Company Profile

COMPANY:Banza

HEADQUARTERS: Detroit, MI

YEAR FOUNDED: 2014

2015 REVENUE: Undisclosed

EMPLOYEES: 13

Inc.'s 11th annual 30 Under 30 list features the young founders taking on some of the world's biggest challenges. Here, meet Banza.

At 25, Brian Rudolph's interests and talents don't differ much from those of most other Millennial entrepreneurs. He's a self-proclaimed "weirdo" who frequents the gym, loves anything having to do with tech and innovation, makes electronic music (it helps him unwind), and loves chickpeas--a whole lot.

"At one point, I was going through two pounds of hummus from Costco every week," says Rudolph. But his obsession with garbanzo beans isn't entirely bad. In fact, one might call it the real inspiration that led him to create Banza, a brand of low-carb pasta made from chickpeas--instead of wheat. Free of gluten, soy, and wheat, it's a healthy twist on one of America's most beloved dishes. Whatever shape you fancy--rotini, shells, elbows, penne--Banza contains twice the protein and four times the fiber of traditional pasta.

After graduating with a finance degree from Emory University, Rudolph was determined to start a food company that was ambitious and relatable to the masses. While testing out a few recipes one day, it occurred to him that everyone loves pasta. "We really just want a healthier alternative that actually tastes good," he says.

Banza's pasta production launched in 2013 out of a tiny apartment in Detroit--with Rudolph's brother Scott, 33, as co-founder. "Chickpea pasta is hard to make. We tried working with a large manufacturer and everything turned to mush," he recalls. After deciding to work with a small local pasta maker, and much trial and error, they finally nailed down a recipe to run with. In 2015, the brothers landed their first big break: a $500,000 prize at the Accelerate Michigan Innovation Competition. This ultimately led to a successful crowdsourcing campaign that raised $1.3 million in funding.

Rudolph didn't set out to change the food industry in an outlandish way; he just wanted an alternative that was healthy and simple. "You can get a highly processed food and still have it be healthy, but we didn't want our product to be rocket science," he says, adding that no one else has cracked the code on making healthy pasta from chickpeas. Affordability, accessibility, and convenience are key to the business model. "My dream is to create incredible, category-changing food products that improve people's lives, so we can all take steps toward eating better," says Rudolph.

The concept of creating a healthier pasta alternative actually makes sense--mostly because Americans love pasta. Google's recent 2016 Food Trends Report declared a "pasta comeback," suggested by the rise in number of folks searching for "rigatoni" and "linguine" recipes on the internet. And over the past few years, adopting a gluten-free diet has become both a cultural and dietary priority for many.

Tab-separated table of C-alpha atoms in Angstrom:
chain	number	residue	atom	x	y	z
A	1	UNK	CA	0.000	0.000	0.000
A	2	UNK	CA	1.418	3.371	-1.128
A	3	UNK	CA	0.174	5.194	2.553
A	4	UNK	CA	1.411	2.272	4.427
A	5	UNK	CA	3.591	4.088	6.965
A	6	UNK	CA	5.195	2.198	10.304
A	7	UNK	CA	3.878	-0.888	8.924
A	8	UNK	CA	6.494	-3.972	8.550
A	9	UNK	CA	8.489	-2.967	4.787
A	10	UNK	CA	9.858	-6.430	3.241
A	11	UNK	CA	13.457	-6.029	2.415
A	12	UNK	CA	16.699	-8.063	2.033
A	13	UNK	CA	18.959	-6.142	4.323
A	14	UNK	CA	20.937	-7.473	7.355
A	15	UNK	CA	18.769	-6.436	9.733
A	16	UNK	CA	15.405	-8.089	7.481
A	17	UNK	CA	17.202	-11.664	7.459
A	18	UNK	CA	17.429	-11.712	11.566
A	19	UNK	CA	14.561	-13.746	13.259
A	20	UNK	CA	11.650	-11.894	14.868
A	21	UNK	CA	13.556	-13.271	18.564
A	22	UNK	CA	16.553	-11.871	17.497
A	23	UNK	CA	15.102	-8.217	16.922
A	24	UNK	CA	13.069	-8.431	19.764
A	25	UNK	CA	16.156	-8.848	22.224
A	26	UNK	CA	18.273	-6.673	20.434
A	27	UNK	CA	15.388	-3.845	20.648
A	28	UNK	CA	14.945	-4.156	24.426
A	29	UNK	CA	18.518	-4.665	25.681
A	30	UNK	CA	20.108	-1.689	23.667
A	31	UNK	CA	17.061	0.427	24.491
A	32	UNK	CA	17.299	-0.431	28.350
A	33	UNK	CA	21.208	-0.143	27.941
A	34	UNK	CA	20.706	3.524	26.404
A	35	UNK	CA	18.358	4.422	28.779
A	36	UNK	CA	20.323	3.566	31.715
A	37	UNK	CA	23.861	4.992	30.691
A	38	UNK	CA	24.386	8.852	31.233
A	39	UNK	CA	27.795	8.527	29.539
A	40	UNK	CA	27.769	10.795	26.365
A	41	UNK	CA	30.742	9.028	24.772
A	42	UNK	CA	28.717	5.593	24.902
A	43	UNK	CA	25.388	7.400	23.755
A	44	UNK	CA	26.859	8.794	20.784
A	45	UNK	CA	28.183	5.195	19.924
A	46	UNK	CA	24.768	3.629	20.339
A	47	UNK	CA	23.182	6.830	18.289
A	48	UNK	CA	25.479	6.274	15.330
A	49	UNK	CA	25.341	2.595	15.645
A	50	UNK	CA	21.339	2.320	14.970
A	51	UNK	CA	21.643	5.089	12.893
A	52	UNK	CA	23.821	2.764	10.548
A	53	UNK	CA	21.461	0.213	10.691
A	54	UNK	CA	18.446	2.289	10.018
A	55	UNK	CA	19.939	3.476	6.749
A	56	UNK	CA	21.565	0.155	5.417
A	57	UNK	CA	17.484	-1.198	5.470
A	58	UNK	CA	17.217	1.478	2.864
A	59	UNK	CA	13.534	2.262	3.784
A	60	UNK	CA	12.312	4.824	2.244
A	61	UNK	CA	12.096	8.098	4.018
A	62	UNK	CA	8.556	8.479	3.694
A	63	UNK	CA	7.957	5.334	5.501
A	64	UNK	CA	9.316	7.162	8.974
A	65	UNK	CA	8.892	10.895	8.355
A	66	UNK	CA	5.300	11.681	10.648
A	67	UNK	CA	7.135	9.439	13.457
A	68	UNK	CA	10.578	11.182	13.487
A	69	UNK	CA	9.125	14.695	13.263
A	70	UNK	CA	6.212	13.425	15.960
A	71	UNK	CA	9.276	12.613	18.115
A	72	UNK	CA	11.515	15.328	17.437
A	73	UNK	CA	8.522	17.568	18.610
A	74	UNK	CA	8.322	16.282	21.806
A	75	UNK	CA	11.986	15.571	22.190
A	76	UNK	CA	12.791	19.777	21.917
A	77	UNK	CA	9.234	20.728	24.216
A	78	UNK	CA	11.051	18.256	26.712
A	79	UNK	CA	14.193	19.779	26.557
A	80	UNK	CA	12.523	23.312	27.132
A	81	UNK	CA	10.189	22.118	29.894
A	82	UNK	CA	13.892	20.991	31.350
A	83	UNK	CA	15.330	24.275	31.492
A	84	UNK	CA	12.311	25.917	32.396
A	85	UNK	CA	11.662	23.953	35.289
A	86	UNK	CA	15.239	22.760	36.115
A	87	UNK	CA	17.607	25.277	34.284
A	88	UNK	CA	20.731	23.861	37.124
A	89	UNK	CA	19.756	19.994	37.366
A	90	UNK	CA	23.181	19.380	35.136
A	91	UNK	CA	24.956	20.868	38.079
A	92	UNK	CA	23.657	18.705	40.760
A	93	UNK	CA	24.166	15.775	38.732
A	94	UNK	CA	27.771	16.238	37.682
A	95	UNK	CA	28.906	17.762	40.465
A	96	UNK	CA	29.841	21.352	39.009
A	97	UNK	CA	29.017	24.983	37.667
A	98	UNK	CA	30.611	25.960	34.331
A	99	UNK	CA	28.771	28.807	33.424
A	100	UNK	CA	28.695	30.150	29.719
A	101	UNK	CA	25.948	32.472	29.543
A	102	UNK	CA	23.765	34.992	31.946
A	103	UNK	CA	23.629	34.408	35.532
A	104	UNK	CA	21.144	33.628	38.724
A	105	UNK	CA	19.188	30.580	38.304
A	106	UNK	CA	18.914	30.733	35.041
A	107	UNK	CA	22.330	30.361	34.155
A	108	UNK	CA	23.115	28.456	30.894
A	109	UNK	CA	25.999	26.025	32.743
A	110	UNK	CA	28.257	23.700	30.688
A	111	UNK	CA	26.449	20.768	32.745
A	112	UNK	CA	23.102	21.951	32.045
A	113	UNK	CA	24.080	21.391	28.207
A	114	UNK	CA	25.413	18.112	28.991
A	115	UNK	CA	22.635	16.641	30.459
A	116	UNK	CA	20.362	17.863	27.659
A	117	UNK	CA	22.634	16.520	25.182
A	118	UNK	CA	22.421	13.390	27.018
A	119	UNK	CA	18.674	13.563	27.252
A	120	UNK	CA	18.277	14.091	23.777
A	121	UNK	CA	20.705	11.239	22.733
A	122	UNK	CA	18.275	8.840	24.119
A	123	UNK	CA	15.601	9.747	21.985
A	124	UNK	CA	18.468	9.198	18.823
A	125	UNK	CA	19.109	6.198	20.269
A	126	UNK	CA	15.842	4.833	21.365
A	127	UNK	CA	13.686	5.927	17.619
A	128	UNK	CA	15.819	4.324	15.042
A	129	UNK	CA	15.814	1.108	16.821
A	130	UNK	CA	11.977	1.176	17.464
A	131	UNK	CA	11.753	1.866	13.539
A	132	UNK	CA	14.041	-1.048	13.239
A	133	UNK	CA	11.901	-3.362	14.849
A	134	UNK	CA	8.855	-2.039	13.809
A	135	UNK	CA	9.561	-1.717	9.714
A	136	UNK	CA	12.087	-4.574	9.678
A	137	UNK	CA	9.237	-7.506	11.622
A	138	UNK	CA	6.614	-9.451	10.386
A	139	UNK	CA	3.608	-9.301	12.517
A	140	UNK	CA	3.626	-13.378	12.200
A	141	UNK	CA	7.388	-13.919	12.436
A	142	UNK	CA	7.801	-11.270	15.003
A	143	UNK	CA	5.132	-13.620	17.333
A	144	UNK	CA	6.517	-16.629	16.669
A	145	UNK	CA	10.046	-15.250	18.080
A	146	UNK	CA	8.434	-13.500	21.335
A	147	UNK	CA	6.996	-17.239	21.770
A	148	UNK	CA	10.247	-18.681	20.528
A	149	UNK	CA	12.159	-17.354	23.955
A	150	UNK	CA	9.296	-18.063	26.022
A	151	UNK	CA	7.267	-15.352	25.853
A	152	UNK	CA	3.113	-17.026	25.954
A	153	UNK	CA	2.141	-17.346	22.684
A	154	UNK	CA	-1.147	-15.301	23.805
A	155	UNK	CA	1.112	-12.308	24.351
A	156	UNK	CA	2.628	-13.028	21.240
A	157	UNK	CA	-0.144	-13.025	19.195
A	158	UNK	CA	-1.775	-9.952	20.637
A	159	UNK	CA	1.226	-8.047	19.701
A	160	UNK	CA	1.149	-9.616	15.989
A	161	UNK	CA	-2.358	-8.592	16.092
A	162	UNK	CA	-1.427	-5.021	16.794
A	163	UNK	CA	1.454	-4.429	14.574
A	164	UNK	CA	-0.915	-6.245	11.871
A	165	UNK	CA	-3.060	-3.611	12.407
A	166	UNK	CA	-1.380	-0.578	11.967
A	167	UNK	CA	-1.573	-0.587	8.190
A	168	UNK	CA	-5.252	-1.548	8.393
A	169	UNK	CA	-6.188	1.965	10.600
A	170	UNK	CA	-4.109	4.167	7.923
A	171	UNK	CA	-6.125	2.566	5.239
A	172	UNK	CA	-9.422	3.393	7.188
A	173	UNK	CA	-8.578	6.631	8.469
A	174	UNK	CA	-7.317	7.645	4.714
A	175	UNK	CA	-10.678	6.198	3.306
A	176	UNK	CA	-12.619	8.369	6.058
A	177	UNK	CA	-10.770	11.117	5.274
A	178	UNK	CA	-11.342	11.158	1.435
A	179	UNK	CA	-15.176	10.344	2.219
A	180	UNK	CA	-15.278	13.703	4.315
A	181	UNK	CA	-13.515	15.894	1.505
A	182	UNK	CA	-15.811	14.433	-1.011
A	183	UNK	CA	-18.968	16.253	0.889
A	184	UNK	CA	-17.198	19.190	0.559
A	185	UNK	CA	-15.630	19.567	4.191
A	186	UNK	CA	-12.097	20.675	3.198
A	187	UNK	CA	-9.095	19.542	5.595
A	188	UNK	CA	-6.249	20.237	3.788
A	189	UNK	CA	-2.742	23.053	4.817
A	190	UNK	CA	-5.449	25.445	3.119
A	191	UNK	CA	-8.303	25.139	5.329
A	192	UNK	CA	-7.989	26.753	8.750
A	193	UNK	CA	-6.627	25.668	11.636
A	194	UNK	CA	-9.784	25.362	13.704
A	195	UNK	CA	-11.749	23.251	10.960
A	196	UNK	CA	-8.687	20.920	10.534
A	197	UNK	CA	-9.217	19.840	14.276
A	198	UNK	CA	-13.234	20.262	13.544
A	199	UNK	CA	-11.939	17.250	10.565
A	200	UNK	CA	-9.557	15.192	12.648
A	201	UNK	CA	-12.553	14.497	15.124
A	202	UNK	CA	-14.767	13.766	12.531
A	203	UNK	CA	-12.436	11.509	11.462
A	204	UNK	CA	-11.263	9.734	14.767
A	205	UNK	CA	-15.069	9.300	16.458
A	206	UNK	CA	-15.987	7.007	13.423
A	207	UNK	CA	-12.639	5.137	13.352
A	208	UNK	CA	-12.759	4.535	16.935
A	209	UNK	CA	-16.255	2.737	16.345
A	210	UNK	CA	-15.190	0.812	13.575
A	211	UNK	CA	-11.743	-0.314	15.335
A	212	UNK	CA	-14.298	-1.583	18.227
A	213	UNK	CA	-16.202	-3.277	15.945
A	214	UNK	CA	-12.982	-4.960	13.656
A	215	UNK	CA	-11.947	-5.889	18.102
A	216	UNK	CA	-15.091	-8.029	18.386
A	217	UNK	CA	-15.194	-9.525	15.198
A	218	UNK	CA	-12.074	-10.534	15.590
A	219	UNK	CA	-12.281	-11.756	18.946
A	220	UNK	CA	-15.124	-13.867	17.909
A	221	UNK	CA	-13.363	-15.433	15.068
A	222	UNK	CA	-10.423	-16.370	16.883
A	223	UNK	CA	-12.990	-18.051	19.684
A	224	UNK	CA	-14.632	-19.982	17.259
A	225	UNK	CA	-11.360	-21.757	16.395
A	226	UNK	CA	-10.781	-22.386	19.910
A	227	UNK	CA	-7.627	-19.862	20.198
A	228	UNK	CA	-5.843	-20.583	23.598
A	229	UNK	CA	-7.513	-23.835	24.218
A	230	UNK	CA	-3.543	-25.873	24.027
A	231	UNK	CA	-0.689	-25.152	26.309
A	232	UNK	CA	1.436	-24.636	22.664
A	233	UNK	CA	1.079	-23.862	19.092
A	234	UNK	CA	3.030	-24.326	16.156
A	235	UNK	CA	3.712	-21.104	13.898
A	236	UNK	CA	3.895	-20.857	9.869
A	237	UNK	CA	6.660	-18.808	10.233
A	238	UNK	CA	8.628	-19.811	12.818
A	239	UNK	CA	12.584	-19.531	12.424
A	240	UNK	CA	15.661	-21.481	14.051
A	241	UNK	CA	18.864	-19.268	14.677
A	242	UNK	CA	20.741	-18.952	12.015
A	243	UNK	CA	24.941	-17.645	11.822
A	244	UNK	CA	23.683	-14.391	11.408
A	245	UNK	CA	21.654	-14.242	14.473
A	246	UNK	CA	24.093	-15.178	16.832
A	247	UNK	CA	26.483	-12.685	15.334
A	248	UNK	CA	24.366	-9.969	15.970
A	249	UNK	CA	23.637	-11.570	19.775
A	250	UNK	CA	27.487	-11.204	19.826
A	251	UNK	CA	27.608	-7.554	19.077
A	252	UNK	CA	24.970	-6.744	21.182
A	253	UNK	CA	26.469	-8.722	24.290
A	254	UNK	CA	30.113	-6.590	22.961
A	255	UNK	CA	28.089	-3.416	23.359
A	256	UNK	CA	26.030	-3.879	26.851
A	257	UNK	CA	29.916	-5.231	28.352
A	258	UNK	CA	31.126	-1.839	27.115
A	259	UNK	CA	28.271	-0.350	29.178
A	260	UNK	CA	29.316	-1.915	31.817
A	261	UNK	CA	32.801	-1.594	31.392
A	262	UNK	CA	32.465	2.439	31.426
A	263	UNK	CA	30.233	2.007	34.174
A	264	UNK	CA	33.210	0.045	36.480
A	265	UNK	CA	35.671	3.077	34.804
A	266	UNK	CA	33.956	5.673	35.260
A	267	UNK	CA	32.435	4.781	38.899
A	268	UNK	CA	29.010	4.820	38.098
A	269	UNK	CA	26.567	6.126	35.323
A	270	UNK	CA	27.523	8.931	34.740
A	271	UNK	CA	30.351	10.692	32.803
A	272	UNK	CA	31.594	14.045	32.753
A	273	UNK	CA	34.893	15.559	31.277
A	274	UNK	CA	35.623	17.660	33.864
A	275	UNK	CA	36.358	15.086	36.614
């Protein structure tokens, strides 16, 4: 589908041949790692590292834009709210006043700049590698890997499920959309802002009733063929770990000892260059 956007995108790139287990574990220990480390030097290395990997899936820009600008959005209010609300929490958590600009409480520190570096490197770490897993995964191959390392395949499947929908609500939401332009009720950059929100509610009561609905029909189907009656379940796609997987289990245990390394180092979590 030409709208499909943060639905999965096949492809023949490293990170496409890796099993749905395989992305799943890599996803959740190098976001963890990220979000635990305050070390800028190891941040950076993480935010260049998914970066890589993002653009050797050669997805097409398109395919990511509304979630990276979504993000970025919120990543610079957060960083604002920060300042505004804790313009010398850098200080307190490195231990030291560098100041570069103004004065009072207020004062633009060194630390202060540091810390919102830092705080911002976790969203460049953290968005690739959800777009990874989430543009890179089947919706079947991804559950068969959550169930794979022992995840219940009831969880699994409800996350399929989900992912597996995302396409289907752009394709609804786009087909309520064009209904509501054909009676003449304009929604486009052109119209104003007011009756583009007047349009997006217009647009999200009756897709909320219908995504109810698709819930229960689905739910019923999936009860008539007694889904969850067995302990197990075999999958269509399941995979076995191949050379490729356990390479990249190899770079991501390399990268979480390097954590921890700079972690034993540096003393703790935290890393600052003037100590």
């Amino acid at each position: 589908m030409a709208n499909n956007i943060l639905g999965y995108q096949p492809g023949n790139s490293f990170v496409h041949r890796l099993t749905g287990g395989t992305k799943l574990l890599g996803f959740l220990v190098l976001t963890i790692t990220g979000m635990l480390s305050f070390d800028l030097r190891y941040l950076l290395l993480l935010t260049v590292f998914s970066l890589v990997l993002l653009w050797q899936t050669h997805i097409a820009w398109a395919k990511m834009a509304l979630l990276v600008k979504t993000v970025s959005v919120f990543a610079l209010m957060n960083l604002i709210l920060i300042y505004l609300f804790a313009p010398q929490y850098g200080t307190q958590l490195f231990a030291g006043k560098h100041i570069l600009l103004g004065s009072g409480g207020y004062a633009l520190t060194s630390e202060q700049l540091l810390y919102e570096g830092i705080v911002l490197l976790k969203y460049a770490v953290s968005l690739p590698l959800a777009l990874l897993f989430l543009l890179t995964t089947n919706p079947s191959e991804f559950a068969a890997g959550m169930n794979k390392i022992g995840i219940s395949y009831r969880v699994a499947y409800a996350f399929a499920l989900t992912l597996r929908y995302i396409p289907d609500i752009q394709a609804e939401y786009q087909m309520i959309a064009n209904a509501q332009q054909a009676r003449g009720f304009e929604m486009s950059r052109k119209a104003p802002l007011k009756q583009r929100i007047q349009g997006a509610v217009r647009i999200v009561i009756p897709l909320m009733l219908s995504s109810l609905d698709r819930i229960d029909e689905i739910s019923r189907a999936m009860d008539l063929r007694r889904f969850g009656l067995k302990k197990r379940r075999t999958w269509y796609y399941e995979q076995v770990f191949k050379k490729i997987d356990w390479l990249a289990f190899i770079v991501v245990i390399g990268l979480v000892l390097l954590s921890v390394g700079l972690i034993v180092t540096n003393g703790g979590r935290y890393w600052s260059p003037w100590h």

For pasta lovers who have yet to give Banza a taste, the company's astonishing growth rate speaks for itself. After a year of commercial operation, Banza has expanded across the U.S. to 2,000 stores, including Whole Foods, ShopRite, and Fairway--where it was crowned as the top-selling pasta. Although he declined to provide 2015 revenue, Rudolph says it grew more than 1,500 percent from the previous year.

From a pricing standpoint, chickpeas are incredibly efficient as a crop option--costing an average of 22 cents per pound to grow. Quinoa falls in the range of several dollars, and wheat sells at a much cheaper price of 10 cents since it's subsidized by the government.

Chobani played a huge role in the business model from the very start. "I saw what made them successful and realized the similarities between Greek yogurt and a pasta made from chickpeas," says Rudolph. The way he sees it, it's all about creating affordable and tasty alternatives in grocery story aisles. Take, for instance, what Silk did to the milk industry in 2010, when it introduced the alternative of less allergenic almond milk. Chobani disrupted the yogurt market with non-GMO, high-protein Greek yogurt in 2007. Now, it's a market leader in the Greek yogurt category, a market estimated to reach $4 billion by 2019.

When it had clicked that a similar business strategy would work for Banza, Scott reached out cold to Nicki Briggs, Chobani's former chief communications officer. Briggs then introduced the brothers to former chief finance officer James McConeghy, and Kyle O'Brien, who is currently head of sales. All three are now on Banza's advisory board.

"Customer feedback has been tremendous as consumers are becoming more aware of Banza on our shelves," said Will Magistrelli, director of specialty grocery at ShopRite. "It's one of our fastest-growing brands." The supermarket chain started carrying Banza after meeting the founders at Expo East in Baltimore in 2014.

Rudolph has high expectations for the company and hopes to expand into other categories, like pizza and cereal. "If Banza is successful, we've created a new and higher standard for shelf stable foods, by taking the foods that people love and making them better," he says. "We're on a mission, and it's ambitious."

Published on: Jun 14, 2016